Is fashion the 2nd most polluting industry in the world?

 

“There is this expression in China that YOU KNOW THE COLOUR OF FASHION NEXT SEASON BY THE COLOUR OF THE RIVERS IN CHINA”, Ellen MacArthur. Does not it sound like fashion is one of the most polluting industry in the world then?

 

I guess I must start this post by refuting my title because the truth is that we hear and read that fashion is the 2nd most polluting industry in the world after oil industry but I could not read it in any environmental impact report I read. However, I still believe somehow it is true and I will tell you why.

 

Some of the worst industries in term of pollution are agriculture, oil, road transport, fuel and electricity, livestock, …. So, for sure we do not think of those industries when we think fashion, clothes, shoes, and outfit but in reality, fashion industry has got a part in all of these industries.

YES!

Because cotton which is a really thirsty plant (and is far from being the nicest fibre to use but I will explain why after) is an agricultural product.

Because many fibres like polyester are made out of plastic which is a petroleum product.

Because we need electricity or gas to power the factories.

Because at least part of the journey of the fibres, the fabrics and then the clothes is done by trucks.

And let’s not talk about leather which is obviously connected to livestock.

Those are just examples to illustrate how much fashion can be part of the environmental crisis but also how much it is hard to measure and quantify the pollution created by fashion industry, as fashion involves extensive and diverse supply chains of raw materials, manufactures, clothing factories, shipping, retail but also disposal of the garments. However, one thing is for sure – by lowering the carbon footprint and the emissions made by fashion industry, we could lower the emissions made by those really polluting industries I mentioned above.

Furthermore, if we go into the fashion world of dyes, and nature fibres we realise that there is a tremendous amount of pesticides used in order to produce cotton, but also some awfully toxic dyes used in order to manufacture the nicest t-shirts on the shelves of your favourite store. And guess what, ALL OF IT IS GOING IN THE WATER STREAMS.

 

In the last 20 years clothes production worldwide has doubled which means that today a typical person buys 60% MORE CLOTHES EVERY YEAR but DISCARD THEM TWICE FASTER than before. In Australia, in the United-States or in many developed countries in general, around 85% OF CLOTHES ARE SENT TO LANDFILLS.

 

Then, you would probably say that we need to recycle those textiles instead of throwing them away but:

X First, the developing countries start to be tired of receiving all the trash of developed countries as it is the case for China. China imports the biggest quantity of recycled garments in the world and has dealt with pollution from fashion for many years as most of recycled garments from all around the world end up there and are turned into “brand-new” yarn. Therefore, lately China decided to ban the importation of several solid materials, and textile is one of them.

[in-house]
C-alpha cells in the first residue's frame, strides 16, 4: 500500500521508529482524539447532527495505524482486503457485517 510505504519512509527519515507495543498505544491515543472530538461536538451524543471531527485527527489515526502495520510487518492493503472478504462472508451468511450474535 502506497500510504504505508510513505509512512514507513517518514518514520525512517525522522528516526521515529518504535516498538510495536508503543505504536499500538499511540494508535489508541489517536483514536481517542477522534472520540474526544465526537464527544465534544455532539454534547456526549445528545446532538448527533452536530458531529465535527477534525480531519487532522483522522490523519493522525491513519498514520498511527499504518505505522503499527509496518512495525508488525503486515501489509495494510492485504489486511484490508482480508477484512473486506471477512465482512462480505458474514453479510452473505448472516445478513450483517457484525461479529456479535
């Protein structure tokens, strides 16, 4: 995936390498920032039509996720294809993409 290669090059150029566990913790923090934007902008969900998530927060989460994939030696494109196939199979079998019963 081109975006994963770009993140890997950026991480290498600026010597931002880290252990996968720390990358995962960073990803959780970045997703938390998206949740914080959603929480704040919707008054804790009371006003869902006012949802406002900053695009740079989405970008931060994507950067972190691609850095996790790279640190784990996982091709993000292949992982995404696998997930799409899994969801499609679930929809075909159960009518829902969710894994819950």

X Second, recycling is not as easy as it seems because most of the garments are a mix of several natural fabrics and/or synthetic ones which means THAT IT IS ACTUALLY MORE TIME CONSUMING AND MORE RESOURCE INTENSIVE TO RECYCLE CLOTHES THAN TO “SIMPLY” THROW THESE “OLD TRASHY” CLOTHES AND PRODUCE NEW GARMENTS.

 

Thus, the best might not be to recycle by hook or by crook but to implement A CIRCULAR ECONOMY FOR TEXTILES

by Henry le Fleming

And the good thing is that huge brands like Nike or H&M already signed up to carry out the circular economy idea into their fashion lines but for now nothing really happened or could look like a “greenwashing” …

 

Yet, what are THE 4 PILLARS OF FASHION POLLUTION?

 

1.The intensive use of water

Let’s talk about cotton. You see organic cotton written on the tag and you think that definitely it is a smarter choice than the other item. But think of it, even if it is organic first of all it is cotton and it can take more than 15000 litres of water to make a T-shirt and one jeans. In other words, to produce a single tee we need up to 2700 litres of sweet water which is equal to 3 YEARS OF DRINKING WATER.

So now you might be tempted to think synthetic clothes! But although synthetic fibres do not need as much water they are debatable in term of pollution and sustainability. Plus, anyway ALL THE FABRICS ARE GOING TO BE DYED WITH CHEMICALS…

If we go a bit deeper into the “water world”, fashion industry needs a lot of fresh water and is going to make undrinkable all this used fresh water, and again the one which is really thirsty is cotton.

1kg of fabric material needs from 100 to 150 litres of water, which is about 600 glasses of water. To make this industry using even more sweet water, every year the fashion industry dyes about 28 billion of kg of fabrics and to do so, 5 TRILLION OF WATER is used.

COTTON which is in 40% of the apparels IS ALSO REALLY DEPENDENT ON CHEMICALS LIKE INSECTICIDES AND HERBICIDES which will simply end up in waterways and so pollute the soils and waters. Nope they do not stay just under the crops. This is a threat to the human health and ecosystems.

It is assessed that 20% OF THE WORLD’S WATER POLLUTION COMES FROM THE TREATMENT AND DYING OF FABRICS.

 

2.Our dear globalisation and fashion world and their carbon footprint

Globalisation is amazing but has got its share of cons as well. Being able to work with people from all around the world also means that the garments you bought have probably travelled a fair bit of the world, and perhaps in a container ship fuelled with fossil fuels. In addition, globalisation means the production of those clothes had probably involved several countries with the production of cotton, the fabrication of yarns and fabrics, the sewing process and so on. In fact, as the cost of workers increases in China, more and more clothes companies move to places like Bangladesh, Philippines or Pakistan where it is cheaper to manufacture apparels. However, those countries often do not have the raw materials and must ship them from India or China for instance.